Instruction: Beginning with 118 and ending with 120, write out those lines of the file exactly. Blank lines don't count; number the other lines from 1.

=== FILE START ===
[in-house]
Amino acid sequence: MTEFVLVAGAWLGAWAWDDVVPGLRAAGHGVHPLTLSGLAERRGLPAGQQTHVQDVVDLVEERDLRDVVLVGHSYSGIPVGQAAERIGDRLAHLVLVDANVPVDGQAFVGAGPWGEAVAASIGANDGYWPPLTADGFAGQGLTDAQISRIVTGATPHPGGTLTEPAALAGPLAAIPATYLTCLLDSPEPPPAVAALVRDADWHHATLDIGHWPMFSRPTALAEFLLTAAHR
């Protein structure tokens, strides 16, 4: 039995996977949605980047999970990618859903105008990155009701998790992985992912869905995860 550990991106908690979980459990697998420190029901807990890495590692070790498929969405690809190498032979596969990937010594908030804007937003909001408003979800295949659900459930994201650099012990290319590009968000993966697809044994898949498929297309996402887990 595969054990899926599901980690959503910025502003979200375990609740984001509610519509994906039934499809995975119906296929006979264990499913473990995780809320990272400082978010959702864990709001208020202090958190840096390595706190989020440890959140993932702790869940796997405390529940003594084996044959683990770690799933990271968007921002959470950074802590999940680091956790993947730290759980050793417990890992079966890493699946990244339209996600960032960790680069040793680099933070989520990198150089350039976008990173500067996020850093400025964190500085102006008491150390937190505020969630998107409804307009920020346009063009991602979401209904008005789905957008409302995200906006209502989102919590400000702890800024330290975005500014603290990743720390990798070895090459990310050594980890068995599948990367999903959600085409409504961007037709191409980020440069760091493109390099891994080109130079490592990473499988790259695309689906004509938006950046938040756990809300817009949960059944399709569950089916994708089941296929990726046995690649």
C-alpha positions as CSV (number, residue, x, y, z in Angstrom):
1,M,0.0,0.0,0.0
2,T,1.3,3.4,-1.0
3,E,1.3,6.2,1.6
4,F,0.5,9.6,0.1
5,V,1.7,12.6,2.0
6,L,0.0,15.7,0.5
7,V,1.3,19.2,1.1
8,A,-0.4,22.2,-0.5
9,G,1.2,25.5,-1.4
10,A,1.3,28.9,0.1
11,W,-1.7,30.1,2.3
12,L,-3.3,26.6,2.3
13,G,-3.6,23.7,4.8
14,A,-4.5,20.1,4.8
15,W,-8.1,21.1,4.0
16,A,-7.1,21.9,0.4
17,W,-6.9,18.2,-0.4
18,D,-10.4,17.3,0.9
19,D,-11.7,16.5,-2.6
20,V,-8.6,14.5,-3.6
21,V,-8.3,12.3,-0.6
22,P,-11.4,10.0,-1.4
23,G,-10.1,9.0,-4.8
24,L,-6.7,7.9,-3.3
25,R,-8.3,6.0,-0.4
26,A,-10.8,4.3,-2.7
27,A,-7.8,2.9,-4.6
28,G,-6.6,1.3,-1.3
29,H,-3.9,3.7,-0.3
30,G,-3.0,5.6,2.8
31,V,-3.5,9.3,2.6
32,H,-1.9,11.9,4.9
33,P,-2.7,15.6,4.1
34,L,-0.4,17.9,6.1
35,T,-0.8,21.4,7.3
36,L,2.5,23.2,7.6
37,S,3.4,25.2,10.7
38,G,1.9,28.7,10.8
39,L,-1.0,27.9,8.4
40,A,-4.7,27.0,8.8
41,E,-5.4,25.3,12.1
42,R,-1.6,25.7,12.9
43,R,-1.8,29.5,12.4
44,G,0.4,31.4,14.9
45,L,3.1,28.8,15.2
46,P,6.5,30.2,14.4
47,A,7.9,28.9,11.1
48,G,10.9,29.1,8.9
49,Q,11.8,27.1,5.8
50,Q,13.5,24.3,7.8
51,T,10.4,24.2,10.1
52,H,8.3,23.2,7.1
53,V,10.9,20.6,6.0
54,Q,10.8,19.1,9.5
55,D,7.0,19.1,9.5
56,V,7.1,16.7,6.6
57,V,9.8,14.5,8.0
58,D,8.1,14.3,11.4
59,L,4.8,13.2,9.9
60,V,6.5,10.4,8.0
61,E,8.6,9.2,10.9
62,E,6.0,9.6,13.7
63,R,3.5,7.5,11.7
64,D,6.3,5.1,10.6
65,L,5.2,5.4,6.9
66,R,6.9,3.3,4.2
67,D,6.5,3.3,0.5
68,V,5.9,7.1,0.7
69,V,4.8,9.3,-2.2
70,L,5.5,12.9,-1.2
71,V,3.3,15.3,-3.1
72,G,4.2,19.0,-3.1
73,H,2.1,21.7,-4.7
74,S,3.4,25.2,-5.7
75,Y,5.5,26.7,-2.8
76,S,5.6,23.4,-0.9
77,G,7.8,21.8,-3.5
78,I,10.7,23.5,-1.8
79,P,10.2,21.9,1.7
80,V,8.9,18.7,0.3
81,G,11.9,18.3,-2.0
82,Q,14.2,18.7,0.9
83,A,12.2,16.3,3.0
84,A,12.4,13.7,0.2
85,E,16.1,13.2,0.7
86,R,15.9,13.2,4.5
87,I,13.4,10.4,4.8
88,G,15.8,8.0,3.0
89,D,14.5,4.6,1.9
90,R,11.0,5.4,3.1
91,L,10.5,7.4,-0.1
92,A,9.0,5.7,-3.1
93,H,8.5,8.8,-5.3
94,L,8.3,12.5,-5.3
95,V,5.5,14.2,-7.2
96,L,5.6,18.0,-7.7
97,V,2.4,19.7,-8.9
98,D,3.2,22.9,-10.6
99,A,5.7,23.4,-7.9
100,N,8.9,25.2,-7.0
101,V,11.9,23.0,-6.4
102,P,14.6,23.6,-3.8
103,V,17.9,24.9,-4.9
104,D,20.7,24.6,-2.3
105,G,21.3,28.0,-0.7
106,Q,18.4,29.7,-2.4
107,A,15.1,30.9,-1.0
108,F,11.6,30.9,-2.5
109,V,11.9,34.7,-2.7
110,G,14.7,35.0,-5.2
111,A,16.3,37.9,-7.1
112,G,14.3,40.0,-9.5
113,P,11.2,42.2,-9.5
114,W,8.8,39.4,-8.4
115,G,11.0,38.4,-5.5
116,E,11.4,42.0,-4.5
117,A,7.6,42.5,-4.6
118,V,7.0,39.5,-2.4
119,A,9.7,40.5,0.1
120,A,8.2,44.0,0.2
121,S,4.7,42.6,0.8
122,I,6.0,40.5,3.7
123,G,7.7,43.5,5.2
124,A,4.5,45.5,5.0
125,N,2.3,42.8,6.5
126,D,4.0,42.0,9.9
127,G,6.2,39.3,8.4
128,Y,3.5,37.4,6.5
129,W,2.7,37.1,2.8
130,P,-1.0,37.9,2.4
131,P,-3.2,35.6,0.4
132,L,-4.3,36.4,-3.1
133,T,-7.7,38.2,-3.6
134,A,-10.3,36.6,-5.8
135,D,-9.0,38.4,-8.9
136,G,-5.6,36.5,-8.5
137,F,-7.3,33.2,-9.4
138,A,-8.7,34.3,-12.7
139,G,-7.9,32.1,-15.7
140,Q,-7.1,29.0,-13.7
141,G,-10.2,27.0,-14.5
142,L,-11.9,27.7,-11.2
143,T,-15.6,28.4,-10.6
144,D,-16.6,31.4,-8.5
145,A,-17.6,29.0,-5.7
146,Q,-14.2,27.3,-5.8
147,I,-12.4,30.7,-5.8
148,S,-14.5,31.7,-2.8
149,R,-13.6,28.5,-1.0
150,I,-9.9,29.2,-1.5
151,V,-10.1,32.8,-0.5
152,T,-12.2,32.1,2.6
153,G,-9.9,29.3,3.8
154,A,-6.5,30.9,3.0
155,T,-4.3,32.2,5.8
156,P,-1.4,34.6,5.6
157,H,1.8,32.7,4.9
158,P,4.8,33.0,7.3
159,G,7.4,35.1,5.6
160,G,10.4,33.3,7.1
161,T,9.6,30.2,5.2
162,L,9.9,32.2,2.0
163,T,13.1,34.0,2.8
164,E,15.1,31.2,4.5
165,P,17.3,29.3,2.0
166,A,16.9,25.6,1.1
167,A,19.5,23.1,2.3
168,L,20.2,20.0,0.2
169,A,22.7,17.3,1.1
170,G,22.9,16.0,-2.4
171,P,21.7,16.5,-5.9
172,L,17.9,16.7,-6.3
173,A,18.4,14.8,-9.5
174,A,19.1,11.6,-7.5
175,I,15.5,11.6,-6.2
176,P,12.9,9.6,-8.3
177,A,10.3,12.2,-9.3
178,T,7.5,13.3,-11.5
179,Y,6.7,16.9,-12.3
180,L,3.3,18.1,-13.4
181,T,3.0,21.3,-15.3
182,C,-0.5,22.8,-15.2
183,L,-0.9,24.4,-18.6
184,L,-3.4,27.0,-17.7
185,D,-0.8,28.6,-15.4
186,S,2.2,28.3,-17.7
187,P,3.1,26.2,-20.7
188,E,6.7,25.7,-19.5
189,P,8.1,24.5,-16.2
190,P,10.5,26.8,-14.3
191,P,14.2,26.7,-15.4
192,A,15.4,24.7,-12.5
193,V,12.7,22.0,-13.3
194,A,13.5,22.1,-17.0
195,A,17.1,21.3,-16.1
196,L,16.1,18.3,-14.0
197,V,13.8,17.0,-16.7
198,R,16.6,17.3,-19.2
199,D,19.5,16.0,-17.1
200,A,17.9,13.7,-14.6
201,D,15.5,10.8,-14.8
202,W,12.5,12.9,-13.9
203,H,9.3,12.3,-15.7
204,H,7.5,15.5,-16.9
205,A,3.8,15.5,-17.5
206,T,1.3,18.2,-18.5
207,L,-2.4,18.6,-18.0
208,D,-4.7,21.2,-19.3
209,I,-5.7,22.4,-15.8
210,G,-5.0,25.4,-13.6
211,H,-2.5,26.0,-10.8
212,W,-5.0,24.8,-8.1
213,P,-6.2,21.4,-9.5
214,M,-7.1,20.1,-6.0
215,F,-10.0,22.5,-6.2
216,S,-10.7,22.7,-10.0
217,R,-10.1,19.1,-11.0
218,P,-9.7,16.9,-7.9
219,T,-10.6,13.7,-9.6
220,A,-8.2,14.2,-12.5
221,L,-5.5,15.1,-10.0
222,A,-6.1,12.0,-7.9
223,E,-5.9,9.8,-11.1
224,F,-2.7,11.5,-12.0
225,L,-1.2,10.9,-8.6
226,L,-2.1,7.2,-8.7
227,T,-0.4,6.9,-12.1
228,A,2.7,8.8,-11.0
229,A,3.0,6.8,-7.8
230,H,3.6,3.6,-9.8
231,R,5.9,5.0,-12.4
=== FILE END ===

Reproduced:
114,W,8.8,39.4,-8.4
115,G,11.0,38.4,-5.5
116,E,11.4,42.0,-4.5